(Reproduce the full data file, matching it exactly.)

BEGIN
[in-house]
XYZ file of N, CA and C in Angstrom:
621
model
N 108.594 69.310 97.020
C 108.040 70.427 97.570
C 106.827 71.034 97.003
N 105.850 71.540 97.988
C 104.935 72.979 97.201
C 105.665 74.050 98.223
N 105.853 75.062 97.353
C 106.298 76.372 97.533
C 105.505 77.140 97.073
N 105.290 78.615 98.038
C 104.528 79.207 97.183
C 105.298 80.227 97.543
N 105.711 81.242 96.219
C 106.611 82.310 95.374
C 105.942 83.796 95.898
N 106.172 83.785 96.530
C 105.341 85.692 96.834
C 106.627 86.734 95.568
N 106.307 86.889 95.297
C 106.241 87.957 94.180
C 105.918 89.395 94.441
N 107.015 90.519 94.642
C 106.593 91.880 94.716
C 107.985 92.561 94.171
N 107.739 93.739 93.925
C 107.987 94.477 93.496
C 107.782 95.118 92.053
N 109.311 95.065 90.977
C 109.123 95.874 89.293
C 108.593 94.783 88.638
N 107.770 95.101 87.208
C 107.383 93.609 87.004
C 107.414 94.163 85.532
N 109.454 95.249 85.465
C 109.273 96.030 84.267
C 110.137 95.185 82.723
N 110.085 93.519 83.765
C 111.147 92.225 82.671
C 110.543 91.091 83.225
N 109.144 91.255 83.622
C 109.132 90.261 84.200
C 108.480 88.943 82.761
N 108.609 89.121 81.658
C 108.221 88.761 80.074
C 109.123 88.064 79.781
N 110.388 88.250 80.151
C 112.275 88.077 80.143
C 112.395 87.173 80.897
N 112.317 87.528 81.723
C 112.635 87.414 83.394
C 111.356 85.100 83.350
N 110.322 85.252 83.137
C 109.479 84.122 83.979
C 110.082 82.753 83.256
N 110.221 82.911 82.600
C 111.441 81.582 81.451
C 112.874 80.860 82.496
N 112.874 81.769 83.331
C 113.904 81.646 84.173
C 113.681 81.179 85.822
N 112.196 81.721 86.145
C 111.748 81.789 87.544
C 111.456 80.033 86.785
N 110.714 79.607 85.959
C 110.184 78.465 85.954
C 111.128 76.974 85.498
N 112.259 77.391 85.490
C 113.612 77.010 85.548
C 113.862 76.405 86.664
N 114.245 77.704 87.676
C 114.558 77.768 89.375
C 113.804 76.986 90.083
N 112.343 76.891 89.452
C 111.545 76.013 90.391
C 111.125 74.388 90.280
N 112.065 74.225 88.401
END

[in-house]
XYZ file of N, CA and C in Angstrom:
621
model
N 108.594 69.310 97.020
C 108.040 70.427 97.570
C 106.827 71.034 97.003
N 105.850 71.540 97.988
C 104.935 72.979 97.201
C 105.665 74.050 98.223
N 105.853 75.062 97.353
C 106.298 76.372 97.533
C 105.505 77.140 97.073
N 105.290 78.615 98.038
C 104.528 79.207 97.183
C 105.298 80.227 97.543
N 105.711 81.242 96.219
C 106.611 82.310 95.374
C 105.942 83.796 95.898
N 106.172 83.785 96.530
C 105.341 85.692 96.834
C 106.627 86.734 95.568
N 106.307 86.889 95.297
C 106.241 87.957 94.180
C 105.918 89.395 94.441
N 107.015 90.519 94.642
C 106.593 91.880 94.716
C 107.985 92.561 94.171
N 107.739 93.739 93.925
C 107.987 94.477 93.496
C 107.782 95.118 92.053
N 109.311 95.065 90.977
C 109.123 95.874 89.293
C 108.593 94.783 88.638
N 107.770 95.101 87.208
C 107.383 93.609 87.004
C 107.414 94.163 85.532
N 109.454 95.249 85.465
C 109.273 96.030 84.267
C 110.137 95.185 82.723
N 110.085 93.519 83.765
C 111.147 92.225 82.671
C 110.543 91.091 83.225
N 109.144 91.255 83.622
C 109.132 90.261 84.200
C 108.480 88.943 82.761
N 108.609 89.121 81.658
C 108.221 88.761 80.074
C 109.123 88.064 79.781
N 110.388 88.250 80.151
C 112.275 88.077 80.143
C 112.395 87.173 80.897
N 112.317 87.528 81.723
C 112.635 87.414 83.394
C 111.356 85.100 83.350
N 110.322 85.252 83.137
C 109.479 84.122 83.979
C 110.082 82.753 83.256
N 110.221 82.911 82.600
C 111.441 81.582 81.451
C 112.874 80.860 82.496
N 112.874 81.769 83.331
C 113.904 81.646 84.173
C 113.681 81.179 85.822
N 112.196 81.721 86.145
C 111.748 81.789 87.544
C 111.456 80.033 86.785
N 110.714 79.607 85.959
C 110.184 78.465 85.954
C 111.128 76.974 85.498
N 112.259 77.391 85.490
C 113.612 77.010 85.548
C 113.862 76.405 86.664
N 114.245 77.704 87.676
C 114.558 77.768 89.375
C 113.804 76.986 90.083
N 112.343 76.891 89.452
C 111.545 76.013 90.391
C 111.125 74.388 90.280
N 112.065 74.225 88.401